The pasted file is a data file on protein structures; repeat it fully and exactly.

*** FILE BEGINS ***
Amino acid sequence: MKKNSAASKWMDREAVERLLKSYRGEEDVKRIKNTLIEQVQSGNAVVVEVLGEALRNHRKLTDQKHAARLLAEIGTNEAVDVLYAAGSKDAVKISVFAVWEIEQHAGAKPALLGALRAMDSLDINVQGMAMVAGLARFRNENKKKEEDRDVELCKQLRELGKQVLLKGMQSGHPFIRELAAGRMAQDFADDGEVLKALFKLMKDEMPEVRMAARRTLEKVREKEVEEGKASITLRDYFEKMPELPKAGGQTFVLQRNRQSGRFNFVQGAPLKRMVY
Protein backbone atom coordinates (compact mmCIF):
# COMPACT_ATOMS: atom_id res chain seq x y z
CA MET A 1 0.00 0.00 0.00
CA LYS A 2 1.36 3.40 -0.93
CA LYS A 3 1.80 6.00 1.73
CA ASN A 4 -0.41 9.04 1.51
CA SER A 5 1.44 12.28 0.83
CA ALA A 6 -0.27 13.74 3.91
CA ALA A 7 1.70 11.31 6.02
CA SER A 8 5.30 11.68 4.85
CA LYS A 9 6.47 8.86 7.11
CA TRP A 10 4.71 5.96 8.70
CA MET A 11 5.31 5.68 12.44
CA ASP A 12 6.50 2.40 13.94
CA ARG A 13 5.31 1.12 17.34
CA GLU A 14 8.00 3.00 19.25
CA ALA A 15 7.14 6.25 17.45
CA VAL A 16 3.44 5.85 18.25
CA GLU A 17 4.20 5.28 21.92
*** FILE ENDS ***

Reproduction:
Amino acid sequence: MKKNSAASKWMDREAVERLLKSYRGEEDVKRIKNTLIEQVQSGNAVVVEVLGEALRNHRKLTDQKHAARLLAEIGTNEAVDVLYAAGSKDAVKISVFAVWEIEQHAGAKPALLGALRAMDSLDINVQGMAMVAGLARFRNENKKKEEDRDVELCKQLRELGKQVLLKGMQSGHPFIRELAAGRMAQDFADDGEVLKALFKLMKDEMPEVRMAARRTLEKVREKEVEEGKASITLRDYFEKMPELPKAGGQTFVLQRNRQSGRFNFVQGAPLKRMVY
Protein backbone atom coordinates (compact mmCIF):
# COMPACT_ATOMS: atom_id res chain seq x y z
CA MET A 1 0.00 0.00 0.00
CA LYS A 2 1.36 3.40 -0.93
CA LYS A 3 1.80 6.00 1.73
CA ASN A 4 -0.41 9.04 1.51
CA SER A 5 1.44 12.28 0.83
CA ALA A 6 -0.27 13.74 3.91
CA ALA A 7 1.70 11.31 6.02
CA SER A 8 5.30 11.68 4.85
CA LYS A 9 6.47 8.86 7.11
CA TRP A 10 4.71 5.96 8.70
CA MET A 11 5.31 5.68 12.44
CA ASP A 12 6.50 2.40 13.94
CA ARG A 13 5.31 1.12 17.34
CA GLU A 14 8.00 3.00 19.25
CA ALA A 15 7.14 6.25 17.45
CA VAL A 16 3.44 5.85 18.25
CA GLU A 17 4.20 5.28 21.92